Kids illustrate Oswego author’s newest book
BY ERIKA WURST firstname.lastname@example.org October 9, 2012 2:16PM
Students at the Fox River Academy created the illustrations for Oswego author Pamela Hampton's new children's book.
Updated: November 16, 2012 6:04AM
OSWEGO — When Oswego resident Pamela Hampton started seeking illustrators for her latest children’s book, she had no idea the artists would end up being children themselves.
But that’s exactly what happened when she reached out to the Fox River Academy in her hometown earlier this year.
Hampton’s third book, “Noah Sabastian Goes to School,” will be available by Christmas, and for the academy students who helped complete the story, the experience has truly been a gift.
“They were so thrilled,” said Fox River Academy director Karen Kulzer. “They got really into it.”
Initially, Hampton sought out the academy’s teachers to help complete her artistic vision, but it was at Kulzer’s prompting that she decided to look at the academy’s youngest creators, instead.
The Fox River Academy is a music and art academy that opened in Oswego in 2003, along Route 71 between Washington Street and Orchard Road. The academy features art classes and workshops geared toward students of all skill levels, and customized classes for those in preschool all the way up through adults and seniors.
“I asked if she would be open to having the kids be the illustrators. It would be such a great opportunity to give a different perspective and dimension to the book,” Kulzer said.
Hampton agreed, and was astounded at the professionalism of the students.
“At first I didn’t know they were children’s pictures,” Hampton said of the first time she saw the student’s artwork. “When she told me (the artists) were kids... I was really impressed. They were so talented.”
One of those young artists was Plank Junior High eighth-grader Caitlyn Eng, who along with a handful of other students were chosen to create the pages. “I didn’t expect this,” Caitlyn said. “I’m still learning a lot of things, but I’m really happy she noticed my work and wanted it in her book.”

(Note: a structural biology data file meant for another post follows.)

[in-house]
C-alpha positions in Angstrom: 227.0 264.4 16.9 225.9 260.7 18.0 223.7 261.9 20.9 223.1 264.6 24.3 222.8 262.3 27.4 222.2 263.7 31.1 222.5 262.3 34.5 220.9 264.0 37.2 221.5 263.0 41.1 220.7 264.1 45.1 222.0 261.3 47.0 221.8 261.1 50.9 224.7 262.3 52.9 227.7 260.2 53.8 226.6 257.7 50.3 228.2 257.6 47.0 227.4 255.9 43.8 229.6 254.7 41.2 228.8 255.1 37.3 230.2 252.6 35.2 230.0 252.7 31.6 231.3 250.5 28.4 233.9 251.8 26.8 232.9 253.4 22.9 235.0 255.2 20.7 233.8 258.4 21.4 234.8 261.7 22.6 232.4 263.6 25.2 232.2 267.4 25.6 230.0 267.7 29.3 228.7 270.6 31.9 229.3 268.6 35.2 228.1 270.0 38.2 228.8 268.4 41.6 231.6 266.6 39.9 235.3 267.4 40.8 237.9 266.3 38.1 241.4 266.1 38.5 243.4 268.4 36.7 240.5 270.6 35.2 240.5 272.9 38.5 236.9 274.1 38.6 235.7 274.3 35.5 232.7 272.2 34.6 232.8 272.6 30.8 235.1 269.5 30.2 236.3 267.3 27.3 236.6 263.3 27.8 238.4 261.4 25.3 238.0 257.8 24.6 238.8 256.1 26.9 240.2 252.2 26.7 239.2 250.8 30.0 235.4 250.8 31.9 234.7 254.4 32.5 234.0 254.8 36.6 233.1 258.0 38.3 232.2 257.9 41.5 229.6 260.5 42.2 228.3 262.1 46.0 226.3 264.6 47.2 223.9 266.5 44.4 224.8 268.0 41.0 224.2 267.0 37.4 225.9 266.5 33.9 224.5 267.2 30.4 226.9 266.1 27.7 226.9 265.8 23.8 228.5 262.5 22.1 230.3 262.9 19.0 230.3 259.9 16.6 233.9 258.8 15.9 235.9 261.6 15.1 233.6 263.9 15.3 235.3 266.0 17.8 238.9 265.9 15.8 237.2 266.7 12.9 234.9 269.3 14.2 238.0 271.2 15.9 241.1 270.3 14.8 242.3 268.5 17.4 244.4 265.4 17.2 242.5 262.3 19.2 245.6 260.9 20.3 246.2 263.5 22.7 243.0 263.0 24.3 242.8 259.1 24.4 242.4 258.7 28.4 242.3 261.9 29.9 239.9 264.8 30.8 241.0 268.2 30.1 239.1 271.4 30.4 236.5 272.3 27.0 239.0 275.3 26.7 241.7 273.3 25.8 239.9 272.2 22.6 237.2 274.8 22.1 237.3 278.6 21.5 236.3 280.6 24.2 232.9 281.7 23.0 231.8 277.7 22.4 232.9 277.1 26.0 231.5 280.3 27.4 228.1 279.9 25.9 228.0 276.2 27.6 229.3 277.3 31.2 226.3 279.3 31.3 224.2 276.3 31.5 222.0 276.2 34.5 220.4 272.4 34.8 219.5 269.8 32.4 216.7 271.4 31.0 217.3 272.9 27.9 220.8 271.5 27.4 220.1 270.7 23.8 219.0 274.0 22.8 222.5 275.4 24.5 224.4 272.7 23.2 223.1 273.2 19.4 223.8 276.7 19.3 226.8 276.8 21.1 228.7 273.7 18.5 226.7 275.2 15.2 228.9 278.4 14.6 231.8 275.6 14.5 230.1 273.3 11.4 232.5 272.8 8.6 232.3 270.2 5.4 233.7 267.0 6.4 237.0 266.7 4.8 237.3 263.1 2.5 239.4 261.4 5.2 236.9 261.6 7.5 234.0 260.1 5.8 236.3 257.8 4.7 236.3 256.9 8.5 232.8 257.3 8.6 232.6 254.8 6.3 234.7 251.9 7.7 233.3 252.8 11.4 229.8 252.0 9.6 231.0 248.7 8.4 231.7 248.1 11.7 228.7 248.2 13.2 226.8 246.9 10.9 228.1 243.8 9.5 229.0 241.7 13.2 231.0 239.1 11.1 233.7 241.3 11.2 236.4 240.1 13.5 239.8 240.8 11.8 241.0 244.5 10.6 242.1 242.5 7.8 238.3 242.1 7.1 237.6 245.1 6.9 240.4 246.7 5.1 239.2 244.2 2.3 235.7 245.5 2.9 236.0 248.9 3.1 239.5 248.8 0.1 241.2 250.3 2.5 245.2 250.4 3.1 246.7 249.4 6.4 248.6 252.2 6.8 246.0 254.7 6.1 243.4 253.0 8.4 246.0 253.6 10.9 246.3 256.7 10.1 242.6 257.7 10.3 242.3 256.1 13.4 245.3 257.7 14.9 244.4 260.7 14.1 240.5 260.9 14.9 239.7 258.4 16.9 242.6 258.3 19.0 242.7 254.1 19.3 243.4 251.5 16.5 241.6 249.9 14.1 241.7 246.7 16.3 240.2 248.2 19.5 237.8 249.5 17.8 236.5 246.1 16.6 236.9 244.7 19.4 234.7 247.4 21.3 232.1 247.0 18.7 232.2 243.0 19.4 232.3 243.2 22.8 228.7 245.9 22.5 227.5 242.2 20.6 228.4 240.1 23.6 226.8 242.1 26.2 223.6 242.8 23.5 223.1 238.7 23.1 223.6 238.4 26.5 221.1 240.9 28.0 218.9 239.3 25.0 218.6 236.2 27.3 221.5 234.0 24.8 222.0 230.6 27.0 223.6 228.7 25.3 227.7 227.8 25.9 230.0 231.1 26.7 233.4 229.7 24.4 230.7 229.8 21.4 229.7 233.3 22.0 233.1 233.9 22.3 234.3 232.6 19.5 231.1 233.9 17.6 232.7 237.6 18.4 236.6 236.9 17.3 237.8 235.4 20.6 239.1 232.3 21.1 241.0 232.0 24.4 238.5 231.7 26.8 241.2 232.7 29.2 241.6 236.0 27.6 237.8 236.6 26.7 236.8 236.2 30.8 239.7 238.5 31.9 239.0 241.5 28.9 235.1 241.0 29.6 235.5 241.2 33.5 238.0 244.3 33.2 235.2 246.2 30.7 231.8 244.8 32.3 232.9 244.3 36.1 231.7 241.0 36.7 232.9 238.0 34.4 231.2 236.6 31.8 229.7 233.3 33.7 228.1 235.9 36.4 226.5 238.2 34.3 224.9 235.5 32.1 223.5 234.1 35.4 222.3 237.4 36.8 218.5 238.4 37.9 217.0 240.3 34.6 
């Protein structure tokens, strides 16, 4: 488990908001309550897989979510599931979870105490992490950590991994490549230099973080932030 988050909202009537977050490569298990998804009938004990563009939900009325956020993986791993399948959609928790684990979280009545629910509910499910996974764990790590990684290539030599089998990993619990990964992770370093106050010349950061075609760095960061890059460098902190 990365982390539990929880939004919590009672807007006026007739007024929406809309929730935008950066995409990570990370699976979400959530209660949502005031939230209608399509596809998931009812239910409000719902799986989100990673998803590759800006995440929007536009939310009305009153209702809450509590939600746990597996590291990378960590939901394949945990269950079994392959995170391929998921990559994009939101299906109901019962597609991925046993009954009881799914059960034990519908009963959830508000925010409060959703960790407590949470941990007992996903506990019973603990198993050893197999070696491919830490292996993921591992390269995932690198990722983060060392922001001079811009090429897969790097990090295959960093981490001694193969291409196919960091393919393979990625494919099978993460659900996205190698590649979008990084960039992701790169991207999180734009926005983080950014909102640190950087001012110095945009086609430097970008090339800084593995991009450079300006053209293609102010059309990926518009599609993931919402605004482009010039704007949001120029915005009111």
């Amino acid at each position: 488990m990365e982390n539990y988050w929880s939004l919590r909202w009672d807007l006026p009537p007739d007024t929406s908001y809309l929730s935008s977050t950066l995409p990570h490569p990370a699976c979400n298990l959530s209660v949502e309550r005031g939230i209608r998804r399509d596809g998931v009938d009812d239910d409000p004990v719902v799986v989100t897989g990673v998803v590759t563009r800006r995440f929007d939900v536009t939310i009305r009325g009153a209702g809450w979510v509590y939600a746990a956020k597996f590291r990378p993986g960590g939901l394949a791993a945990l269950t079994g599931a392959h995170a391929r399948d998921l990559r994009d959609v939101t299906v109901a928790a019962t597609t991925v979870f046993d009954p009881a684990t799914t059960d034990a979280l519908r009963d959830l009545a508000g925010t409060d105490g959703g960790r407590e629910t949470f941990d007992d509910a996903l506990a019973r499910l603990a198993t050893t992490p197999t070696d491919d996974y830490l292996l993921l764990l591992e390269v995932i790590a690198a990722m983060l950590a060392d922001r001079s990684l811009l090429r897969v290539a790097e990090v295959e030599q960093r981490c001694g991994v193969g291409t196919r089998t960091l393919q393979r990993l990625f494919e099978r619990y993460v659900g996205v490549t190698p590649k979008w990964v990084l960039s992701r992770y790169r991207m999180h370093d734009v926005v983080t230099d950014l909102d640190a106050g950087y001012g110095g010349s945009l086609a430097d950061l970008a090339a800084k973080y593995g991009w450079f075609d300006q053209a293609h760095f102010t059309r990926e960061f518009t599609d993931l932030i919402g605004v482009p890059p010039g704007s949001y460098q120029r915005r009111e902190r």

Caitlyn, who likes to draw, used colored pencils to illustrate her pages. She said the best part about the experience was being able to work with her fellow students and the book’s author herself.
In two separate sessions, overseen by Hampton, the selected students helped bring her written creation to life. They used several artistic mediums to build the pages.
“When you have a children’s book, a lot of it is about illustrations,” Kulzer said. “It doesn’t have to be the Mona Lisa. You have to think like a 3- or 4-year-old. What are things they would like? What would they notice?”
Hampton’s first two books were illustrated with PhotoShop, she said. This time, she was looking to take a different route.
“Some (of the young artists) used watercolor, others used charcoal or pastels,” Kulzer said. “I was a little concerned initially. How were we going to make using different media work in this book? But we did. It’s pretty cool.”
Caitlyn’s mom, Dawn, is equally excited about the opportunity.
“I think it’s so flattering (that Caitlyn was chosen),” she said. “It’s just such a really cool idea for an author to go to the academy and solicit art work from the students. To have young adults and kids get their views across is very exciting.”
Hampton’s first two books, “Kennedy Sanaa: Time for Bed,” and “Kennedy Sanaa: First Day of School,” are available on Amazon.com. Her newest book will be out later this year.